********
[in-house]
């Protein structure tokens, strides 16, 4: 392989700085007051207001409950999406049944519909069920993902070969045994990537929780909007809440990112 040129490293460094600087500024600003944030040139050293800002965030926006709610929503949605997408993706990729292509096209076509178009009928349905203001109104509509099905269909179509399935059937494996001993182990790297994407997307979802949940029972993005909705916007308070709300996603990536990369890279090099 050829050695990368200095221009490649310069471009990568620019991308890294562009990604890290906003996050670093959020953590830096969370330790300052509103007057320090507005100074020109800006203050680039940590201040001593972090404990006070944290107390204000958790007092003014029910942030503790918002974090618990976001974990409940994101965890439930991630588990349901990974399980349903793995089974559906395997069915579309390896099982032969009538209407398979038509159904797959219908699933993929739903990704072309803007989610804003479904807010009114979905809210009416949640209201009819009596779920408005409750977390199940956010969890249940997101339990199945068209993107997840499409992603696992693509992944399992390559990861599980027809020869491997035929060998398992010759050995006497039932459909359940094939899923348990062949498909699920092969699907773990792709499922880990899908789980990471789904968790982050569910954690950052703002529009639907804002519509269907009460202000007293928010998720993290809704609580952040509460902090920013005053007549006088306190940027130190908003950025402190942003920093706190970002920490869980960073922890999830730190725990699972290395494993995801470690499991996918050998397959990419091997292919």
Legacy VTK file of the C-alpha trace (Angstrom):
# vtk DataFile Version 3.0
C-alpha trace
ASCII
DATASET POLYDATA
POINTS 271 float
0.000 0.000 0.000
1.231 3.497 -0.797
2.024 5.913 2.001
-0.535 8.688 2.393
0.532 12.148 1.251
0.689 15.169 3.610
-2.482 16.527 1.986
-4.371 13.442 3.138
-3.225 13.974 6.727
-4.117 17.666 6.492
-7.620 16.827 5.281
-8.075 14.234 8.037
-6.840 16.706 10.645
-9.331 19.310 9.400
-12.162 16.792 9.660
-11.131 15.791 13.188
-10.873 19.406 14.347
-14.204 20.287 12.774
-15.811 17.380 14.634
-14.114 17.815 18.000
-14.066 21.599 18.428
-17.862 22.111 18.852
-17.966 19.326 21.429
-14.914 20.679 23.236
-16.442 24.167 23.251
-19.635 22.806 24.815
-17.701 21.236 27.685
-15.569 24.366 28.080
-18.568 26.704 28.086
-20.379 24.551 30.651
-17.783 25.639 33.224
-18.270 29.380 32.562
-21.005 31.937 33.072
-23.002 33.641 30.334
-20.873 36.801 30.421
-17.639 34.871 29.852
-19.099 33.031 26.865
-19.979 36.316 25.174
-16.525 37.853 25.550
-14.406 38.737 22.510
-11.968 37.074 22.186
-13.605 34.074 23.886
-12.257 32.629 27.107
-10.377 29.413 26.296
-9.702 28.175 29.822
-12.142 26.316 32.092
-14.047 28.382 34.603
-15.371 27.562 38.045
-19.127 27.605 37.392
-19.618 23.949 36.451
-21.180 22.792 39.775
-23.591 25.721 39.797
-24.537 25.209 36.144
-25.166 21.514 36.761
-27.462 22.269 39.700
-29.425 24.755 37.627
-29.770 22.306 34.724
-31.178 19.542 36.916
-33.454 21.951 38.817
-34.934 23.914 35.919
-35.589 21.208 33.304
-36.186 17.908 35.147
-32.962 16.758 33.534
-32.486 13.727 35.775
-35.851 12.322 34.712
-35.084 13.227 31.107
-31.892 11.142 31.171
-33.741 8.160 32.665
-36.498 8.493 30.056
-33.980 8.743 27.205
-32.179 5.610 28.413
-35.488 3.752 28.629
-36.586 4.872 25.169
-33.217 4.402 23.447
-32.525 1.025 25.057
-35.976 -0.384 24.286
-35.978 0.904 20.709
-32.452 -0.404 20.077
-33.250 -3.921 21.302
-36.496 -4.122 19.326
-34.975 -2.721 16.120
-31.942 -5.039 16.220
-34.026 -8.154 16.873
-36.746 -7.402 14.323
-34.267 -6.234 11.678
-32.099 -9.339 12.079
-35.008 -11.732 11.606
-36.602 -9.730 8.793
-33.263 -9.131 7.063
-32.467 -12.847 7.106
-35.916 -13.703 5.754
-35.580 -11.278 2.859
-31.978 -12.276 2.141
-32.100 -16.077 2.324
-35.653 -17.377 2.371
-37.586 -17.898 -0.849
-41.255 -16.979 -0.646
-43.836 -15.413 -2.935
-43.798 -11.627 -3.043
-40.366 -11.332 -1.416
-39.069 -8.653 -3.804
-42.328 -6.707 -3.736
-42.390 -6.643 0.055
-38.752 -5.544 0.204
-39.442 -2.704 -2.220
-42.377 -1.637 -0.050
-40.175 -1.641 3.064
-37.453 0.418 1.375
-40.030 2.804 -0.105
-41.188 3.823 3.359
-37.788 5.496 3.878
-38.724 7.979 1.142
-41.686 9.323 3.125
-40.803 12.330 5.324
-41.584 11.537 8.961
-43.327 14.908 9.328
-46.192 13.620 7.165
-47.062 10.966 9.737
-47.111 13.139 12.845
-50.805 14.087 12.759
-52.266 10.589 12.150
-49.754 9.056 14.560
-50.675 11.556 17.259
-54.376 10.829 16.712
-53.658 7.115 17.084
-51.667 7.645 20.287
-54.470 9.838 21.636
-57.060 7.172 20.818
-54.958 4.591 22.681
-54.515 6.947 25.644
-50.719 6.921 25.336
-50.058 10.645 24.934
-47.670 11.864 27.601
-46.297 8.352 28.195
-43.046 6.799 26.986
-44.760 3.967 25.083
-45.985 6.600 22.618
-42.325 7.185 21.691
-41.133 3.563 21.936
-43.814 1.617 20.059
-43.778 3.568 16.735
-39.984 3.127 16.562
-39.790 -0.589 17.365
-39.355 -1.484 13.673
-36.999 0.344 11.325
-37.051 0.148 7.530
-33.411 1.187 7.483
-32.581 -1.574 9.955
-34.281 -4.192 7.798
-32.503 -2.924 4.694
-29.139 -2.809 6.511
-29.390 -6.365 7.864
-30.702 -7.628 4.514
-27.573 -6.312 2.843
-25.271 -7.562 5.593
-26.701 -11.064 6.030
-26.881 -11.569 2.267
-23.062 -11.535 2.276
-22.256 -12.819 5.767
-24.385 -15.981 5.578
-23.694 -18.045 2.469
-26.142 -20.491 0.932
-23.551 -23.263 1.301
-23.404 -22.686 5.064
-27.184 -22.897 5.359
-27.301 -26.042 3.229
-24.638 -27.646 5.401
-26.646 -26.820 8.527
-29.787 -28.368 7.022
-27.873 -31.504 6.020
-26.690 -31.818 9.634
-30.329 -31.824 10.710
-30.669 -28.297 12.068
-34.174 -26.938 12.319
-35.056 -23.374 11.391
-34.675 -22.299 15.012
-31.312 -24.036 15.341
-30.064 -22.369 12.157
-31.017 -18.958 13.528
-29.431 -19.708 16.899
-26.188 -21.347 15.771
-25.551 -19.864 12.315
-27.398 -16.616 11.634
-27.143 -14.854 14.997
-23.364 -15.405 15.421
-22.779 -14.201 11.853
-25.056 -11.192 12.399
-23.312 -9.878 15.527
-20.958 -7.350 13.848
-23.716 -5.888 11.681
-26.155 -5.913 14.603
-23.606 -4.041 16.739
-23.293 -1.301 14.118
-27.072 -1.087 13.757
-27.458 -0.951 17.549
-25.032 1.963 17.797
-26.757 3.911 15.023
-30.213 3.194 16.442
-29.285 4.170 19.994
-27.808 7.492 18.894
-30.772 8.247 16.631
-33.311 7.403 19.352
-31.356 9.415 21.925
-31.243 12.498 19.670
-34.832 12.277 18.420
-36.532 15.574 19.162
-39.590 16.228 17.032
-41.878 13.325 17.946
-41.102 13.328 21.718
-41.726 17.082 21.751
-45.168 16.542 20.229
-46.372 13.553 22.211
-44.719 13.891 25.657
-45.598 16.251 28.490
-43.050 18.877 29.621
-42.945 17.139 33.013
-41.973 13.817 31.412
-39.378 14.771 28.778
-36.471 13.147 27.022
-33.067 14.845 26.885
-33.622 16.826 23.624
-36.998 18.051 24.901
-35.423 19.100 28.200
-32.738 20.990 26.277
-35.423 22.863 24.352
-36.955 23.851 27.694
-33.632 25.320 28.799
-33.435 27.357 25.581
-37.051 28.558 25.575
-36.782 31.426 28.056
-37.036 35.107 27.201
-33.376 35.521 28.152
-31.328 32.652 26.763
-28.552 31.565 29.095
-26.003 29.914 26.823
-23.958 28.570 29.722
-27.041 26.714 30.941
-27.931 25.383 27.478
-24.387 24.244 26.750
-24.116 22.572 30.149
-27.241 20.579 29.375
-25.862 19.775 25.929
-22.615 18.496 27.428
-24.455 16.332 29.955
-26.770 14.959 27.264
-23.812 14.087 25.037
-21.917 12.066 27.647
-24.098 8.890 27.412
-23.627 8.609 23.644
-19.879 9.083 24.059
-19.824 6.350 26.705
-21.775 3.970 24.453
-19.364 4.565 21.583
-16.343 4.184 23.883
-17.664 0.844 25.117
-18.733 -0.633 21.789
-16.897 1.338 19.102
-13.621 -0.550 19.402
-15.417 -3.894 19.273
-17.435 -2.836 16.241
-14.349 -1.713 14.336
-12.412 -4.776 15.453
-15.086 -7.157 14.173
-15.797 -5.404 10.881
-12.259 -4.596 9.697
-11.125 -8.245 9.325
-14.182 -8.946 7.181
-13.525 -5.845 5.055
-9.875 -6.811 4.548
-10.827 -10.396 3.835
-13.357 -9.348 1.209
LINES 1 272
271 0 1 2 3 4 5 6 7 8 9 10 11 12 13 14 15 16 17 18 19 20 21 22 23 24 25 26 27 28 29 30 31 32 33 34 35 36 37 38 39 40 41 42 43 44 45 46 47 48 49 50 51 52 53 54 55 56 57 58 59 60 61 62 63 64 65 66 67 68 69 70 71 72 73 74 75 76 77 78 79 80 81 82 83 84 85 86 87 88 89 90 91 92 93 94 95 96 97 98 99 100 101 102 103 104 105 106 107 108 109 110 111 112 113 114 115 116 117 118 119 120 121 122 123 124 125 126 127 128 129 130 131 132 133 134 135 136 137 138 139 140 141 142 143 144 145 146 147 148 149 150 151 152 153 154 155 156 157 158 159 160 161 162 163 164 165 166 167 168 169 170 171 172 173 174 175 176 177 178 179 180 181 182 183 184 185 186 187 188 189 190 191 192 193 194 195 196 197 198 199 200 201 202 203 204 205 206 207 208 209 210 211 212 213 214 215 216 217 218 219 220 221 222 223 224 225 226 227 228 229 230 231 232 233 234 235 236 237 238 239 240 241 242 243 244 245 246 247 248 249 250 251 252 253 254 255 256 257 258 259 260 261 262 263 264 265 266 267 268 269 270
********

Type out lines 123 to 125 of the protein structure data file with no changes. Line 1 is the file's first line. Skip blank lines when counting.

-41.584 11.537 8.961
-43.327 14.908 9.328
-46.192 13.620 7.165